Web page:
Student management

Conversely, Sonoma State says student tuition will help pay for a $600,000 settlement over reports of harassment

Nearly half of the $600,000 settlement Sonoma State University reached with a former provost to settle a retaliation claim related to President Judy Sakaki will be paid for by the school, the campus announced Monday.

The university sent its message to all employees and students to clarify the amount of the settlement covered by its insurance versus the amount to be paid by the school.

Funds from student tuition and fees, as well as other sources, will be used to cover $250,000 – SSU’s insurance deductible – according to the campus announcement.

It was a reversal of remarks made two weeks ago by a campus spokeswoman, who stressed that no tuition or student fees would be taken to cover the settlement.

Sakaki and SSU spokeswoman Julia Gonzalez, assistant vice president for strategic communications, did not respond to questions Monday about the campus announcement and what led to it.

The university said the announcement follows “additional review of Sonoma State’s participation in the (California State University) Self-Insurance Risk Funding Program.”

The remainder of the settlement is expected to be paid through the shared insurance pool for the 23-campus CSU system.

The update comes as the school faces a $15-17 million deficit, fueling a contentious budget process in which positions and programs are at stake. On Thursday, the Academic Senate will consider a possible vote of no confidence teachers towards Sakaki’s leadership.

Talena Sanders, an associate professor in the department of communications and media involved in the effort to pass the vote of no confidence, called the news of the additional costs to SSU “disheartening.”

“Students and their families are not choosing Sonoma State to help foot the bill for the President’s inappropriate behavior,” she said in a text message. “To be frank, I wonder how many more headlines and revelations our campus will have to contend with before President Sakaki chooses ethics over ego and steps down.”

Lisa Vollendorf, who served as provost at Sonoma State University from 2017 to June 2020, received the $600,000 settlement to resolve a July 2021 claim she filed with the CSU system. Her claim stated that Sakaki had retaliated against her in response to information Vollendorf had made about sexual harassment complaints filed by SSU employees against Patrick McCallum, Sakaki’s husband.

Sakaki denied retaliation and McCallum denied wrongdoing. Sakaki has declined repeated interview requests since The Press Democrat first reported the settlement on April 13. On Saturday, she was absent from the spring showcase at the Rohnert Park campus for prospective students.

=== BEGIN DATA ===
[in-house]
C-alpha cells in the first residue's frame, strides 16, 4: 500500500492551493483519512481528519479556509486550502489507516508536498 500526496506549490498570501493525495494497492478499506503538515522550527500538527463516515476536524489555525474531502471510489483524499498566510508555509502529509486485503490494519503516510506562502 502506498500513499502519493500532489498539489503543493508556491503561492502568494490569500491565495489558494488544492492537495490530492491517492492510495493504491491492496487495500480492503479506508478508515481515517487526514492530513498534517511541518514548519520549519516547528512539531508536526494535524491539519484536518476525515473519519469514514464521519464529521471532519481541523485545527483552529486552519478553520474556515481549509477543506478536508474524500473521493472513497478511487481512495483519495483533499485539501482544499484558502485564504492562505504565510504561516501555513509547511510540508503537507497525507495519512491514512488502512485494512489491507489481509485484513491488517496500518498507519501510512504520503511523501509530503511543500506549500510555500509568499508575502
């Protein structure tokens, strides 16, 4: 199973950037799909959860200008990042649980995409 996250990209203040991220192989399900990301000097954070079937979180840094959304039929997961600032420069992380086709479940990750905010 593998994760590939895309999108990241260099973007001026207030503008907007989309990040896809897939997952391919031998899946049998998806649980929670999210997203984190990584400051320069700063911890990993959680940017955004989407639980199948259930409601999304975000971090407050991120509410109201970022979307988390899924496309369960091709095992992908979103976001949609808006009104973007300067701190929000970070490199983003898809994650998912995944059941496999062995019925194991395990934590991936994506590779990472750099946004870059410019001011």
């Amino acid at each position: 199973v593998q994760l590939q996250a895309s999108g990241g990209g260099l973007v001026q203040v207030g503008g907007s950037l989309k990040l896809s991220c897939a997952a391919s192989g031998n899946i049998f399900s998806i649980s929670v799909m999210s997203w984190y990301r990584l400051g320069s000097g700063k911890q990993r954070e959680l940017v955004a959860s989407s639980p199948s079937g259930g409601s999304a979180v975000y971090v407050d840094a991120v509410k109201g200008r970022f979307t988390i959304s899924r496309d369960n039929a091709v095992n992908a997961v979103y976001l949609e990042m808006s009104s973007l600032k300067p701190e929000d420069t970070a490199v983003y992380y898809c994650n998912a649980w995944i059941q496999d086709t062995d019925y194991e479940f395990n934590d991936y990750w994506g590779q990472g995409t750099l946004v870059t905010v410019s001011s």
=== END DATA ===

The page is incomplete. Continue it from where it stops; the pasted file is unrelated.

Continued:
Gonzalez said Sonoma State agreed to the $600,000 settlement because officials wanted to “avoid resorting to costly and protracted litigation,” but the settlement itself was not an admission of wrongdoing. .

Of the total amount, $500,000 will go directly to Vollendorf, according to the agreement, and $100,000 will be used to cover its attorney fees.

Previously, Gonzalez told The Press Democrat that no tuition or student fees would be used to cover the cost of the settlement.

“It’s really important for people to know that the settlement is not paid from tuition or student fees,” Gonzalez said on April 13. “The university has insurance to cover settlements like this.”

However, Monday’s announcement says the funds used to cover the deductible “are, in fact, funded by revenue streams that include student tuition and fees, and corporate activities such as parking. , student housing costs, professional and continuing education and retail functions”.

The bulk of the deductible — $150,000 — will come from a post to cover potential legal settlements, the statement said. The remaining $100,000 “is expected to come from a contingency item in the university’s budget,” the Sonoma State message said.

The Press Democrat asked for more information about the sources of income for those positions but did not receive a response from the university on Monday.

Tim Smith, an adjunct professor and former mayor of Rohnert Park, said the university’s initial statements about the role insurance would play in covering settlement costs were misleading.

“The whole idea that it was free, as implied in the April 13 statement, was ridiculous,” he said. Seeing the franchise update on Monday, he wondered, “Who got them to confess?

Sonoma State pays the CSU System Risk Management Authority, “an insurance pool that funds the resolution of claims,” ​​according to the campus message.

Smith, a local attorney, pointed out that a six-figure settlement would likely result in higher insurance rates for Sonoma State.

“I don’t know why (this news came out), I’m just glad it did,” he said. “I don’t know who sought to educate them to be clearer.”

You can reach editor Kaylee Tornay at 707-521-5250 or [email protected] On Twitter @ka_tornay.